Tuesday, 3 February 2015

Antiphonal Geometry

"In fleshing out his new canon of web design Mark pointed out that “[c]reating layouts on the web has to be different because there are no edges. There are no ‘pages’. We’ve made them up.”

But this gives me pause. Because there are always edges. Do you scroll online? Of course you do. That’s edges for you. Don’t get me wrong. I understand what Mark’s getting at – that when we design for the web, we can’t rely on where those edges are, like a print designer can, because we don’t know what device the user has or what size their browser window will be."

"In his book The Elements of Typographic Style, Robert Bringhurst touches on how proportions in print might be considered to work:

The page is a piece of paper. It is also a visible and tangible proportion, silently sounding the thoroughbass of the book. On it lies the textblock, which must answer to the page. The two together – page and textblock – produce an antiphonal geometry.

So what does Bringhurst mean by antiphonal geometry, a phrase, as I’ve already mentioned, that marries the musical (antiphony) to the spatial (geometry)? By stating that the textblock “must answer to the page”, the implication is that the relationship between the proportions of the page and the shape of the textblock printed on it embodies a spatial call-and-response, antiphonal geometry, that can be appealing or not."

"Screens may come in many different sizes but, at least for now, they share some geometrical characteristics independent of size. Not only are they all rectangles, but those rectangles, those frames, conform to only a very few sets of proportions or aspect ratios.

  • The first of them, 2:3, shared by the iPhone up to version 4 and older iPod touches, but also devices like the Nook HD+.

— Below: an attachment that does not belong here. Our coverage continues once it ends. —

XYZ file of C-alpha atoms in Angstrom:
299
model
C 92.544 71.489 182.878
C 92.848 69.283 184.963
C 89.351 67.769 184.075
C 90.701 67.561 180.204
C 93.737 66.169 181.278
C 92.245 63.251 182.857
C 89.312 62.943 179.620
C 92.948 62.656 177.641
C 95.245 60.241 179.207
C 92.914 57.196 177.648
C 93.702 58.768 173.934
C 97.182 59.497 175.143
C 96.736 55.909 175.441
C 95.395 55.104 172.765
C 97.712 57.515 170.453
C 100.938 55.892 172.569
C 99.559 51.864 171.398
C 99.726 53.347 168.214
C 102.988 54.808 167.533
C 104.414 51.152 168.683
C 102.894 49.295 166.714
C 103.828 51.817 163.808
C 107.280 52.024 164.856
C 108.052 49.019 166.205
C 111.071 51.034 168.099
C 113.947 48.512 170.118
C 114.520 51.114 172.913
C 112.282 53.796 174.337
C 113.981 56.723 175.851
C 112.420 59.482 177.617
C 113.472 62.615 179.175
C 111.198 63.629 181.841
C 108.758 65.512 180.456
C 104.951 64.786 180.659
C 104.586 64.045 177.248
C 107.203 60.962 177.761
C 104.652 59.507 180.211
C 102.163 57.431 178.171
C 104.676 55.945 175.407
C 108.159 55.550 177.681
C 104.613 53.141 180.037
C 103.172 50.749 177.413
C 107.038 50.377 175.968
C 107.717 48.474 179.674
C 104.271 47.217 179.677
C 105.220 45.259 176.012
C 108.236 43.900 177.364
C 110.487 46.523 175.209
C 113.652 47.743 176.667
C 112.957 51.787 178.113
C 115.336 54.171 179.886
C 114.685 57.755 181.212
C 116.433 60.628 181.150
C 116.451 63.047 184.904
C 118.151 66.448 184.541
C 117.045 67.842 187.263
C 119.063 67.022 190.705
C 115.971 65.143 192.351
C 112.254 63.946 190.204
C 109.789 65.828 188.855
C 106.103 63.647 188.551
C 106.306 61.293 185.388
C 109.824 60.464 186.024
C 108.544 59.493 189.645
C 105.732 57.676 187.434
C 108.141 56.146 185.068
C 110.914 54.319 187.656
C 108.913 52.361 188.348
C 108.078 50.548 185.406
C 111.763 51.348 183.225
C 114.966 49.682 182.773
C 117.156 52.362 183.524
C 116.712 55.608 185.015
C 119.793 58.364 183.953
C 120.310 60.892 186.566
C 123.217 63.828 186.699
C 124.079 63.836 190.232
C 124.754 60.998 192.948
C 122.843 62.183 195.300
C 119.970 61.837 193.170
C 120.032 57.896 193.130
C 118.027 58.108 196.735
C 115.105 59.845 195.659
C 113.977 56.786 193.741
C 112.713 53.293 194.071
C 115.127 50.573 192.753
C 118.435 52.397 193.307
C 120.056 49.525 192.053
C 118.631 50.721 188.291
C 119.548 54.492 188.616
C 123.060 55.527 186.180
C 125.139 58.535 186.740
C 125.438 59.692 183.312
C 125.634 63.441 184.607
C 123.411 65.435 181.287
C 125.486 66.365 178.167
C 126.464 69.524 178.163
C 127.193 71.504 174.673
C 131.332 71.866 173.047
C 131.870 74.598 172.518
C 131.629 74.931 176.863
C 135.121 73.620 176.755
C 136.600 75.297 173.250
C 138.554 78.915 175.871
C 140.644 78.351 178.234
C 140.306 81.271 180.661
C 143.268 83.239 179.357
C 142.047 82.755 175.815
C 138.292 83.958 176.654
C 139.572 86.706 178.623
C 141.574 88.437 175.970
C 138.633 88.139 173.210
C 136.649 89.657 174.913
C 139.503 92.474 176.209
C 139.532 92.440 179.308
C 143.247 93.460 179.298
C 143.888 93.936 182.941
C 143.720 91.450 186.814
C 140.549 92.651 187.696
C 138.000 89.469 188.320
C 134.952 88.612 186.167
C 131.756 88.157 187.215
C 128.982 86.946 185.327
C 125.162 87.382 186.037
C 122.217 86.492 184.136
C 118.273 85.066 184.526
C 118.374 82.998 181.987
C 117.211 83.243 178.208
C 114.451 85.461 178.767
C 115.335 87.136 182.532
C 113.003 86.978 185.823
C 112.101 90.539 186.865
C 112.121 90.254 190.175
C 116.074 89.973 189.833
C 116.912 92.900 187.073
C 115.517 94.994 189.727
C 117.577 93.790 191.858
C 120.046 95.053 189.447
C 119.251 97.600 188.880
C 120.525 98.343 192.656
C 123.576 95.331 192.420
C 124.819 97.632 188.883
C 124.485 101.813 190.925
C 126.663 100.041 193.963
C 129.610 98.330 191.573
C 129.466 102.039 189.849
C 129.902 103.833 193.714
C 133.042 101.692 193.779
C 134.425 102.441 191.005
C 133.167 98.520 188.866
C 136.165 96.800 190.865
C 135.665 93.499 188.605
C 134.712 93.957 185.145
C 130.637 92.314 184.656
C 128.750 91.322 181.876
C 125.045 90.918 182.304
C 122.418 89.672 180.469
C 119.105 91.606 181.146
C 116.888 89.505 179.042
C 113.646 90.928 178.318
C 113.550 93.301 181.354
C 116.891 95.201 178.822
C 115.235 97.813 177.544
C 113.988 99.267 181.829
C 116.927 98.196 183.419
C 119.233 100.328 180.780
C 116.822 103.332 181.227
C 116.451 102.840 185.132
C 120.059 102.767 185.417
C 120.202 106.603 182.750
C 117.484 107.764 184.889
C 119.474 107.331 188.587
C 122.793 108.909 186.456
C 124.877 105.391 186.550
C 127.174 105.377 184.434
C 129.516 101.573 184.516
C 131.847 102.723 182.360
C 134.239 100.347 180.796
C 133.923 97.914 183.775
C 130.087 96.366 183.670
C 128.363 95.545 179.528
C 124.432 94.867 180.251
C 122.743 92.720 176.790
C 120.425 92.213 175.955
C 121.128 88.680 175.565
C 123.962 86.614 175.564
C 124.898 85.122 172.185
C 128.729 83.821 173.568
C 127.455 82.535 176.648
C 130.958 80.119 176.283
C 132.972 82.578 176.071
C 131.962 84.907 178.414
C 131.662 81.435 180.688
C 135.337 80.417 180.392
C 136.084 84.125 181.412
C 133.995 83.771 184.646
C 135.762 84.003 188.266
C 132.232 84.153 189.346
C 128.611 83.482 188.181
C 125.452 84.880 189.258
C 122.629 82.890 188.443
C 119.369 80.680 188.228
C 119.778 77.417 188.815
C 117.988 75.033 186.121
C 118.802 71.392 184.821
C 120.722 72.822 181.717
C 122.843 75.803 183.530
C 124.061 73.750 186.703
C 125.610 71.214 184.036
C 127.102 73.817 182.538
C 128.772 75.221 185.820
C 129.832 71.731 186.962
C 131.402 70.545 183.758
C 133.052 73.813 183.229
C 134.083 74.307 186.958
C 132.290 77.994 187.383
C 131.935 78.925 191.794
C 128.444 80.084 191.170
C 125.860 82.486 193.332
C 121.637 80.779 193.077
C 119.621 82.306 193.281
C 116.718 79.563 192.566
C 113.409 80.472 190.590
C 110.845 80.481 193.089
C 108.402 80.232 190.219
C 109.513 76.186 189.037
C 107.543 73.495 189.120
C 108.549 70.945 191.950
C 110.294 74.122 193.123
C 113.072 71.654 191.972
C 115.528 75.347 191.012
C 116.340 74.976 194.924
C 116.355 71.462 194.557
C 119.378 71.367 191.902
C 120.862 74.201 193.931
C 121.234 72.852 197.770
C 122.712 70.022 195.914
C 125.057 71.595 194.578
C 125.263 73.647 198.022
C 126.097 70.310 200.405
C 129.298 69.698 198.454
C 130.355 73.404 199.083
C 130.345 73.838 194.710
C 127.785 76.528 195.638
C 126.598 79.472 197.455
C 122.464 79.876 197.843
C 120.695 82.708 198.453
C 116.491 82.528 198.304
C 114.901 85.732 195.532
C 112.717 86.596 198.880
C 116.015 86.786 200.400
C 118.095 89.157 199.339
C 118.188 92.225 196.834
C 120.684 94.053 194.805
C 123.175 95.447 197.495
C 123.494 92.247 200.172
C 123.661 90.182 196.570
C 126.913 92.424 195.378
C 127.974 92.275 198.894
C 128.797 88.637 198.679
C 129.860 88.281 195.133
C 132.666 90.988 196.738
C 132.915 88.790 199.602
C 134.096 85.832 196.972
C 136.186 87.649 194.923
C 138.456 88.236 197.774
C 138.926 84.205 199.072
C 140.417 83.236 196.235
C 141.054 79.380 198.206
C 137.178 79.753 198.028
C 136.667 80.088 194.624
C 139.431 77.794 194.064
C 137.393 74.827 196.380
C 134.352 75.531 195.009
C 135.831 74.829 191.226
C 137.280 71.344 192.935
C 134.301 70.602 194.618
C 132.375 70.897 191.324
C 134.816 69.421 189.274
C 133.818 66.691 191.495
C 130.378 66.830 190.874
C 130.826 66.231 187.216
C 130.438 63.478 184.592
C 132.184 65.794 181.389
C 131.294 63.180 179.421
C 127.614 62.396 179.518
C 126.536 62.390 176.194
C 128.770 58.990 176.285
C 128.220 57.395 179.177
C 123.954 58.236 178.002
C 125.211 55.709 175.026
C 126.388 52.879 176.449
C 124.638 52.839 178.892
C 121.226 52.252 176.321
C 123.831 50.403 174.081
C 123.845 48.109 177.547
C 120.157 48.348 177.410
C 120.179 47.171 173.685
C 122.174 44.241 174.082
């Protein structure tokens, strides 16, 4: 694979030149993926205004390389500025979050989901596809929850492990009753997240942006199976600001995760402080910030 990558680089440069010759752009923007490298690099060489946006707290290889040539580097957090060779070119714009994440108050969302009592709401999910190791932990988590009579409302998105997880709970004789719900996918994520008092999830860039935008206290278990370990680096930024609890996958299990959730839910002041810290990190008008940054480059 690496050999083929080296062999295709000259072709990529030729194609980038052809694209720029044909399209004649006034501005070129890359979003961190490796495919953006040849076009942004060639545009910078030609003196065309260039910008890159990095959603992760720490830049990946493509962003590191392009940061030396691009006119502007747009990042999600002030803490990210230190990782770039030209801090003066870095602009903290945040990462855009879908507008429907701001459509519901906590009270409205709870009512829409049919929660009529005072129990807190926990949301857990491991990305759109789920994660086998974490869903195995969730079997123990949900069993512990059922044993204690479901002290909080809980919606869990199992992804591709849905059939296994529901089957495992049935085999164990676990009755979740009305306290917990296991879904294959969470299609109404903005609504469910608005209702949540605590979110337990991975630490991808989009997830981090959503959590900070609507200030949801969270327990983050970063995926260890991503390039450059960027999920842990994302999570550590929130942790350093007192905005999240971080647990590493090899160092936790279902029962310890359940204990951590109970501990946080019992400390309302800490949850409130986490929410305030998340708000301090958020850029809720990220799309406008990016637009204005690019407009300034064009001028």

• Then there’s 3:4 (or 4:3 in landscape orientation) which covers devices like BlackBerrys, incarnations of the Kindle and, of course, the iPad and iPad mini. 4:3 is also the aspect ratio of older CRT monitors, and it’s the old PAL and NTSC TV standard.

  • At 3:5 there are many more smartphones, like the BlackBerry Z10, the Nexus 4 and the Nokia Lumia.

  • At 5:8 we’re definitely in tablet and small laptop territory, with Nexus 7 and 10 tablets, the Kindle Fire HD and MacBooks Air and Pro.

  • And finally with 9:16 we find the latest widescreen devices: iPhone 5; the Galaxy S III and Note II; many smartphones; while in landscape orientation are Microsoft’s Surface; iMacs and the Thunderbolt display; plus the Galaxy Tab and Kindle Fire. This is also the HDTV standard aspect ratio."
"Back in September last year, Paul Robert Lloyd argued very eloquently in his A List Apart article for an approach to web design based in empathy for the medium, what it is and how it works. Such an approach might yield a true web aesthetic, developing organically from the web’s unique characteristics. I hope that my ideas about antiphonal geometry partake of that spirit."

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